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Tomato juice may stave off heart troubles { August 22 2004 }

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Health News in Brief
Tomato juice may aid type 2 diabetes patients

August 22, 2004

For patients with type 2 diabetes, tomato juice may help stave off the heart troubles that often complicate the disease.

Researchers have found that drinking tomato juice for three weeks had a blood-thinning effect in people with the disease. The juice reduced "platelet aggregation" -- the blood's ability to clot.

The finding about tomato juice -- invented in 1917 at a French Lick, Ind., resort when a chef ran out of oranges for breakfast -- appears in a research letter in Thursday's issue of the Journal of the American Medical Association.

If corroborated by larger studies, the finding may one day also help "individuals with increased clotting tendency such as smokers, long-distance air travelers (deep vein thrombosis), etc.," said Manohar L. Garg, of the University of Newcastle in Australia and one of the authors of the letter detailing the results.

Genetic factors may have effect on alcohol addiction

Some people can drink a lot of alcohol without becoming addicted, and specific genes may help explain why, researchers say.

In a new study of Australian twins, scientists found that separate genes appear to be responsible, to some degree, for dependence on alcohol -- addiction -- and how much people drink. Understanding how these genetic factors work together should give researchers more insight into treatment of alcoholism in its various forms, said study co-author John B. Whitfield, a researcher at Royal Prince Alfred Hospital in Australia.

Whitfield and his colleagues examined statistics about alcohol use from three studies of Australian twins completed from 1980 to 1995. The number of twins in the studies declined from 8,184 in 1980 to 3,378 in 1995.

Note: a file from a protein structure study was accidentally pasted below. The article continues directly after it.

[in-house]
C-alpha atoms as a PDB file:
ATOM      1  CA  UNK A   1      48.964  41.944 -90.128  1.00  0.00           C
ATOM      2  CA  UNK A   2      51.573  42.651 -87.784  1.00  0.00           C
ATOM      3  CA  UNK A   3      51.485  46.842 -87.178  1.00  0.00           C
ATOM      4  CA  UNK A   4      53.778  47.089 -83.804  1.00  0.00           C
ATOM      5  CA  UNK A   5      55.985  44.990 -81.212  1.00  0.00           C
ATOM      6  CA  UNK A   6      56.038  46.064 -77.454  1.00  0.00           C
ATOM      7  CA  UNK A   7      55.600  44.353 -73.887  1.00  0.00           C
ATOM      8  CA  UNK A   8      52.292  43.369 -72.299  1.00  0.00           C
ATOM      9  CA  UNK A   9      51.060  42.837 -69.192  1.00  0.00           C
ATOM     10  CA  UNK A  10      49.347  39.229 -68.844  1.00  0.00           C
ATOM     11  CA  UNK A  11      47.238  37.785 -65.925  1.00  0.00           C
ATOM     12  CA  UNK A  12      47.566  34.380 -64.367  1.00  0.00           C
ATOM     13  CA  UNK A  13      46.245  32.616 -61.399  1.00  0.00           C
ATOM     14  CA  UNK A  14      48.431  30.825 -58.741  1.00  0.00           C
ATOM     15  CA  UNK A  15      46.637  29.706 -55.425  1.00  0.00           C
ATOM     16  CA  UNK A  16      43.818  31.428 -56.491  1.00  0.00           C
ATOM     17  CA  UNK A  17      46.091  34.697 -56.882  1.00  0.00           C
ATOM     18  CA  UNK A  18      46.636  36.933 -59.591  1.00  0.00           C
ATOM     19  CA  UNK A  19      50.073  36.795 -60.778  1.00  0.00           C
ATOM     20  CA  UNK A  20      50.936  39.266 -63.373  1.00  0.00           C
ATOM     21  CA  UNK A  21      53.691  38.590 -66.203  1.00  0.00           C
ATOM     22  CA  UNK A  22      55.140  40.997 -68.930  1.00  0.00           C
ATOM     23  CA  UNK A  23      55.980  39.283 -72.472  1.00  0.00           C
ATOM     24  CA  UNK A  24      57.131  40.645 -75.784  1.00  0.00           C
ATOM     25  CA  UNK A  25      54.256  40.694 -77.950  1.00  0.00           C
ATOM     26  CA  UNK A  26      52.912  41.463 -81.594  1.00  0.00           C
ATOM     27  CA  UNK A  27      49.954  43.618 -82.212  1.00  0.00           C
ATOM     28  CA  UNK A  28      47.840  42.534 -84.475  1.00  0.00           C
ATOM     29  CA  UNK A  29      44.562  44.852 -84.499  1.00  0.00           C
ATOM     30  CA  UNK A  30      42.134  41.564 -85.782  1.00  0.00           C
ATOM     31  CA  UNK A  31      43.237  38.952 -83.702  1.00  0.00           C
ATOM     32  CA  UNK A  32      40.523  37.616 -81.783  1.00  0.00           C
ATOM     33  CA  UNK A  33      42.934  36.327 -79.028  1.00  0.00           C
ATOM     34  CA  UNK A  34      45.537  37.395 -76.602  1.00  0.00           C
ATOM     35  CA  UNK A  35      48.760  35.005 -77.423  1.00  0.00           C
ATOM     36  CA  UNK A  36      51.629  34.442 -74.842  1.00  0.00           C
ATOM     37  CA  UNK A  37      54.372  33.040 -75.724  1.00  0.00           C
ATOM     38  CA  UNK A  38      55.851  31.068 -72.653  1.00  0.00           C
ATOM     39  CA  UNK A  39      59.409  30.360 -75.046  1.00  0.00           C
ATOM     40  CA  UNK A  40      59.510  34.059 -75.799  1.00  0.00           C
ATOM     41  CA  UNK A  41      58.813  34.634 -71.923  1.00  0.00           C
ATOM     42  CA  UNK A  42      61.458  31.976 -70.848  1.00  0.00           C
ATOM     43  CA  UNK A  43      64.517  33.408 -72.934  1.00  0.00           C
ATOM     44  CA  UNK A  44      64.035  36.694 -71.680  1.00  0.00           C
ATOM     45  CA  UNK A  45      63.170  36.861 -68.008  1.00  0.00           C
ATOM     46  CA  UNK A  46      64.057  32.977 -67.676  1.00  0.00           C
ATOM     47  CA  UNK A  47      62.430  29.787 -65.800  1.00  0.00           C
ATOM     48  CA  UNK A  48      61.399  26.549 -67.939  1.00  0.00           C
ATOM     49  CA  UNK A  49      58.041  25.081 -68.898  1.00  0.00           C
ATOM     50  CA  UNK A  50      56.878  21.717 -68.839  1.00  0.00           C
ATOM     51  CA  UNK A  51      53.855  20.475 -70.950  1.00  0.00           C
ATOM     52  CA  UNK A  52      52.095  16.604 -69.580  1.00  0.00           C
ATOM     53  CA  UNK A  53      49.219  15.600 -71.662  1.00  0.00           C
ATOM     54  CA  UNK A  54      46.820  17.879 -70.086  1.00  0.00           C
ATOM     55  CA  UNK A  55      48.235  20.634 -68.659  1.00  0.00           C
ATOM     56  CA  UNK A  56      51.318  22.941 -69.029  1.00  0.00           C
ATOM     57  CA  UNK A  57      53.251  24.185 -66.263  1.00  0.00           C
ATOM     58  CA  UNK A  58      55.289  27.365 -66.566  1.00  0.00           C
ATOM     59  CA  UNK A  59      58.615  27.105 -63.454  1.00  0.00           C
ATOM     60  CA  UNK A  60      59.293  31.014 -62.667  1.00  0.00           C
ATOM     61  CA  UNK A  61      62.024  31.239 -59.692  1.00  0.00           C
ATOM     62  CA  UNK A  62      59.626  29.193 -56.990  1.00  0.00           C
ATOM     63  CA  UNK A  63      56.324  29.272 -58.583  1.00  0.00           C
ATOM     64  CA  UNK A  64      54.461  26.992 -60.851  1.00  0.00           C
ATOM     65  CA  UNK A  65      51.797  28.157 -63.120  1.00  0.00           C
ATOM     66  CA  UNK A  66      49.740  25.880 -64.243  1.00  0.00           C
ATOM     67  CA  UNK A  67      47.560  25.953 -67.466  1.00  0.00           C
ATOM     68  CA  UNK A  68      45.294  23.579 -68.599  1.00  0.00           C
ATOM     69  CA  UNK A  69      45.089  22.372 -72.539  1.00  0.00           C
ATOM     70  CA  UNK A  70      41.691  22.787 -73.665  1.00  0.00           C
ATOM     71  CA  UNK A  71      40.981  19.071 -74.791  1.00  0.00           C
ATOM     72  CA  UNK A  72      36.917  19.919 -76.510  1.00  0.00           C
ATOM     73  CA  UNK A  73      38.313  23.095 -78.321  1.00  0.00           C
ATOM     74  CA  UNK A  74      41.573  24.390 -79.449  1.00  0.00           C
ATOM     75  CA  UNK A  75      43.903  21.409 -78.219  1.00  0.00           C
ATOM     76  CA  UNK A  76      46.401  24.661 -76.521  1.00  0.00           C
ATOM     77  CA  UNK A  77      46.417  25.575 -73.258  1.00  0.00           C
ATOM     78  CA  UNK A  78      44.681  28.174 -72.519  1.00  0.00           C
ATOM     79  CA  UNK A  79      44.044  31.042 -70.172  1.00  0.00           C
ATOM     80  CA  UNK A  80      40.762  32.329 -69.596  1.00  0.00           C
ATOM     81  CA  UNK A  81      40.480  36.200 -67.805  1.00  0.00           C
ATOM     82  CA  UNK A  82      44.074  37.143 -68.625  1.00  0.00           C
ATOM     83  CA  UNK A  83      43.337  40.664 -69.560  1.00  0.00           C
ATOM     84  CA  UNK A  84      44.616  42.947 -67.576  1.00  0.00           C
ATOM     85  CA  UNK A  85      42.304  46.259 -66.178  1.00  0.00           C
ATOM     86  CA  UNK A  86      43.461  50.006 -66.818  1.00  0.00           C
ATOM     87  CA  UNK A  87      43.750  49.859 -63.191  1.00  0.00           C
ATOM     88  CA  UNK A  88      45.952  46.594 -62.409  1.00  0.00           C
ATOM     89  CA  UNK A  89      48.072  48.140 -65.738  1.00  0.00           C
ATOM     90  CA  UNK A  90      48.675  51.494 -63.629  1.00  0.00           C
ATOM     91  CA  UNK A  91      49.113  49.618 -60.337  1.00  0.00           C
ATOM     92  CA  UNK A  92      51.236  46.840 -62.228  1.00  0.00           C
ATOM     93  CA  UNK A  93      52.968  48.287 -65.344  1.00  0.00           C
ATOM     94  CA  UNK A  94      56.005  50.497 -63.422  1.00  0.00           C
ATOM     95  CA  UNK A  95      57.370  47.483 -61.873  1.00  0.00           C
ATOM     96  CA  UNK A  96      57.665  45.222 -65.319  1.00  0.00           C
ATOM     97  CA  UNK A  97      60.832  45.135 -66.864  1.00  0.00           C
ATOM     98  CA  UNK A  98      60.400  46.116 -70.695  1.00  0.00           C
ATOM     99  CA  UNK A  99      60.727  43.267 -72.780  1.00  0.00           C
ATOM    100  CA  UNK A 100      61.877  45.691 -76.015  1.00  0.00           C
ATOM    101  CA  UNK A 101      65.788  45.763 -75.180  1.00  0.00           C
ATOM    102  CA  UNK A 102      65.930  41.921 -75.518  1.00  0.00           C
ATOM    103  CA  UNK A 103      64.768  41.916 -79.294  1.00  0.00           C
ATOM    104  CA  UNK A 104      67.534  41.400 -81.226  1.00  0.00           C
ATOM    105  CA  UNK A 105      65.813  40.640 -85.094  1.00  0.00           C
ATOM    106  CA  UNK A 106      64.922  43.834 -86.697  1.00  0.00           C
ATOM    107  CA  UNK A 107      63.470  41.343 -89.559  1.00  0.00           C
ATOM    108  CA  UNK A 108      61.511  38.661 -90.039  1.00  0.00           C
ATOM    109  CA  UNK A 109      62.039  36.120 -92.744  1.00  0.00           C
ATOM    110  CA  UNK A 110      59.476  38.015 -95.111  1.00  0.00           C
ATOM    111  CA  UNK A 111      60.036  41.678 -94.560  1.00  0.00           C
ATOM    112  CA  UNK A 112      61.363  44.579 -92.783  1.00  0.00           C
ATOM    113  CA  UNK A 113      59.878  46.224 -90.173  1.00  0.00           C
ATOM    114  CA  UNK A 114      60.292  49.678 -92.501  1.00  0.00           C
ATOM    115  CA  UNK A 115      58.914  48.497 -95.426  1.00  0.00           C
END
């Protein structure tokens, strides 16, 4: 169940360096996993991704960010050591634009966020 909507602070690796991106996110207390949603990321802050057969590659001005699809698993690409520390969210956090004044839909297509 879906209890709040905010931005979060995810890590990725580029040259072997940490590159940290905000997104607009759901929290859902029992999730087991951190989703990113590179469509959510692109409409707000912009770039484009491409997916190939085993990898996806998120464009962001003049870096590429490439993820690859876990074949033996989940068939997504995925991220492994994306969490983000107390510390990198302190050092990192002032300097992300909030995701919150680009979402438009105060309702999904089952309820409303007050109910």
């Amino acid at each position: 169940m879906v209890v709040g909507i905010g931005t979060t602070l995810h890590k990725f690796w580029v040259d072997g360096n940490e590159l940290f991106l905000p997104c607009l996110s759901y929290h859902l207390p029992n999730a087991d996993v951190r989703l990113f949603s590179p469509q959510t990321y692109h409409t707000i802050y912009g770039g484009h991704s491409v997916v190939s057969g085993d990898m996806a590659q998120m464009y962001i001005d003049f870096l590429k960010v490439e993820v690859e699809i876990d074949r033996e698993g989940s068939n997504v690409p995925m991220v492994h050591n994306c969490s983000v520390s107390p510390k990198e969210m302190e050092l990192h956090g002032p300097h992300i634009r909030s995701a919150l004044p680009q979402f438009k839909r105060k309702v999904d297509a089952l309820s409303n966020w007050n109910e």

The findings appear in the August issue of Alcoholism: Clinical & Experimental Research.

Study: Gene variation contributes to cleft lip

A variation in a gene plays a significant role in the development of a cleft lip or cleft palate, says a major international study involving almost 2,000 families.

The discovery -- the first of its kind -- should improve genetic counseling for families at increased risk for these types of birth defects. It also could speed research into preventing cleft deformities before they start.

"Because we now know that this gene is involved in clefting, it gives us some insights into the other kinds of genes or environmental factors that we might want to look at," said lead researcher Dr. Jeffrey C. Murray, of the University of Iowa.

His team's findings appear in Thursday's issue of the New England Journal of Medicine.

Bland diet may not help travelers with diarrhea

If you're hit with traveler's diarrhea on your next vacation, you might still be able to enjoy tasty foods while you recover.

Traditionally, people hit with traveler's diarrhea have been advised to restrict themselves to clear liquids and bland food such as crackers, toast, rice and Jell-O while avoiding spicy and fatty foods and dairy products.

But a University of Texas study of two groups of college students taking antibiotics to treat traveler's diarrhea found those who ate a diet limited to bland foods and broth didn't recover any sooner than people who ate any kind of food. The study appears in the Aug. 1 issue of Clinical Infectious Diseases.

Study links mutations in babies' genes to SIDS

Gene mutations found in babies who died of sudden infant death syndrome, or SIDS, could help explain why certain infants are at increased risk, according to a study in the September issue of Pediatric Research.

The 11 protein-changing mutations were found in genes linked to the autonomic nervous system, which regulates breathing, heartbeat and other functions.

Researchers led by Dr. Debra E. Weese-Mayer of Rush University Medical Center compared genetic material from 92 babies who died from SIDS and 92 healthy babies. They identified the gene mutations in 14 of the 92 SIDS cases but found only one such mutation in two of the 92 healthy babies.

Of the 14 SIDS babies with these mutations, 71 percent were black. This finding may help explain the ethnic disparity in SIDS cases, the researchers said.

-- From Star news services

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